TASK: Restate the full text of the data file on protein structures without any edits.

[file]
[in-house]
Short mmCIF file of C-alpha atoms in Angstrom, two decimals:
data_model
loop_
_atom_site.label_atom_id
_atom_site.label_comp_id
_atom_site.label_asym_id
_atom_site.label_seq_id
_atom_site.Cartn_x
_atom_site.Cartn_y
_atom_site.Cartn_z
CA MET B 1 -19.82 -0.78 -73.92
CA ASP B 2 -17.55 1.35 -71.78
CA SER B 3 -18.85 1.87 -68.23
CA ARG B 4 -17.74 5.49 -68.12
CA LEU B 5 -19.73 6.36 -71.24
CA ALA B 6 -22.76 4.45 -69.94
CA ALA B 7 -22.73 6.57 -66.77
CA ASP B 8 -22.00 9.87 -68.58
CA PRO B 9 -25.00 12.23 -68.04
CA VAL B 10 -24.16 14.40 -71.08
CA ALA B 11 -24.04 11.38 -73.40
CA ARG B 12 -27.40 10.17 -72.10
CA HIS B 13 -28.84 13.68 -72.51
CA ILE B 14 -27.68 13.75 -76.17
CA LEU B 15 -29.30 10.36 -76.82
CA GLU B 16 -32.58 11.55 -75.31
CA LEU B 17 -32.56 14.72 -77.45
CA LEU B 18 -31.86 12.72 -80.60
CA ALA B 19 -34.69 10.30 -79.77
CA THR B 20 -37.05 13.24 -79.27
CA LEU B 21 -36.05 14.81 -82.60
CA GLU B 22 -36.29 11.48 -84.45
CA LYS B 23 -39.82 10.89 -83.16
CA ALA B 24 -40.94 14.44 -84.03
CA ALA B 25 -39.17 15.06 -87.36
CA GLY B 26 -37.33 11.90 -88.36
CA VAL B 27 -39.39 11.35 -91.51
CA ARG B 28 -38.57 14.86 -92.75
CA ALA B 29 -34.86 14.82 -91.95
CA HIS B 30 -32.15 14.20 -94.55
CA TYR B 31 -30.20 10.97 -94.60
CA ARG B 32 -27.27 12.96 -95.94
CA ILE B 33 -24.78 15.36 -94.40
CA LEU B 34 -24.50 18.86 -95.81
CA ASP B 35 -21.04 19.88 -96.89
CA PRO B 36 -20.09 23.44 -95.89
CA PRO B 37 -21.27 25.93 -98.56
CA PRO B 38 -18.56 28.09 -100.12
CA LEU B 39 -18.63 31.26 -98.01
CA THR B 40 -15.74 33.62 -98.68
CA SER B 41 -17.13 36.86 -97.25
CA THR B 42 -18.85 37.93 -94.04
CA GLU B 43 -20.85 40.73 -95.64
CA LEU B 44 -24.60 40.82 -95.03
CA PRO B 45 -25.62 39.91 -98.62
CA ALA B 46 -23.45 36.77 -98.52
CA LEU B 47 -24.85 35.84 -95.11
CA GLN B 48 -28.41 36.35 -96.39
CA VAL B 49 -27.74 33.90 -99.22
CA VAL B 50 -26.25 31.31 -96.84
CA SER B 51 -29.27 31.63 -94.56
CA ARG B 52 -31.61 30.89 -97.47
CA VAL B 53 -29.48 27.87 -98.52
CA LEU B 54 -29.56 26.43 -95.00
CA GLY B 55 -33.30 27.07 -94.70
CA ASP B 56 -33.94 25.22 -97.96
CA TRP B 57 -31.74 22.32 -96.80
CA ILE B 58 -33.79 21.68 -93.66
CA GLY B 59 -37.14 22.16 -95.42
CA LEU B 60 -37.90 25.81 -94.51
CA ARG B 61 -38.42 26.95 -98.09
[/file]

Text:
[in-house]
Short mmCIF file of C-alpha atoms in Angstrom, two decimals:
data_model
loop_
_atom_site.label_atom_id
_atom_site.label_comp_id
_atom_site.label_asym_id
_atom_site.label_seq_id
_atom_site.Cartn_x
_atom_site.Cartn_y
_atom_site.Cartn_z
CA MET B 1 -19.82 -0.78 -73.92
CA ASP B 2 -17.55 1.35 -71.78
CA SER B 3 -18.85 1.87 -68.23
CA ARG B 4 -17.74 5.49 -68.12
CA LEU B 5 -19.73 6.36 -71.24
CA ALA B 6 -22.76 4.45 -69.94
CA ALA B 7 -22.73 6.57 -66.77
CA ASP B 8 -22.00 9.87 -68.58
CA PRO B 9 -25.00 12.23 -68.04
CA VAL B 10 -24.16 14.40 -71.08
CA ALA B 11 -24.04 11.38 -73.40
CA ARG B 12 -27.40 10.17 -72.10
CA HIS B 13 -28.84 13.68 -72.51
CA ILE B 14 -27.68 13.75 -76.17
CA LEU B 15 -29.30 10.36 -76.82
CA GLU B 16 -32.58 11.55 -75.31
CA LEU B 17 -32.56 14.72 -77.45
CA LEU B 18 -31.86 12.72 -80.60
CA ALA B 19 -34.69 10.30 -79.77
CA THR B 20 -37.05 13.24 -79.27
CA LEU B 21 -36.05 14.81 -82.60
CA GLU B 22 -36.29 11.48 -84.45
CA LYS B 23 -39.82 10.89 -83.16
CA ALA B 24 -40.94 14.44 -84.03
CA ALA B 25 -39.17 15.06 -87.36
CA GLY B 26 -37.33 11.90 -88.36
CA VAL B 27 -39.39 11.35 -91.51
CA ARG B 28 -38.57 14.86 -92.75
CA ALA B 29 -34.86 14.82 -91.95
CA HIS B 30 -32.15 14.20 -94.55
CA TYR B 31 -30.20 10.97 -94.60
CA ARG B 32 -27.27 12.96 -95.94
CA ILE B 33 -24.78 15.36 -94.40
CA LEU B 34 -24.50 18.86 -95.81
CA ASP B 35 -21.04 19.88 -96.89
CA PRO B 36 -20.09 23.44 -95.89
CA PRO B 37 -21.27 25.93 -98.56
CA PRO B 38 -18.56 28.09 -100.12
CA LEU B 39 -18.63 31.26 -98.01
CA THR B 40 -15.74 33.62 -98.68
CA SER B 41 -17.13 36.86 -97.25
CA THR B 42 -18.85 37.93 -94.04
CA GLU B 43 -20.85 40.73 -95.64
CA LEU B 44 -24.60 40.82 -95.03
CA PRO B 45 -25.62 39.91 -98.62
CA ALA B 46 -23.45 36.77 -98.52
CA LEU B 47 -24.85 35.84 -95.11
CA GLN B 48 -28.41 36.35 -96.39
CA VAL B 49 -27.74 33.90 -99.22
CA VAL B 50 -26.25 31.31 -96.84
CA SER B 51 -29.27 31.63 -94.56
CA ARG B 52 -31.61 30.89 -97.47
CA VAL B 53 -29.48 27.87 -98.52
CA LEU B 54 -29.56 26.43 -95.00
CA GLY B 55 -33.30 27.07 -94.70
CA ASP B 56 -33.94 25.22 -97.96
CA TRP B 57 -31.74 22.32 -96.80
CA ILE B 58 -33.79 21.68 -93.66
CA GLY B 59 -37.14 22.16 -95.42
CA LEU B 60 -37.90 25.81 -94.51
CA ARG B 61 -38.42 26.95 -98.09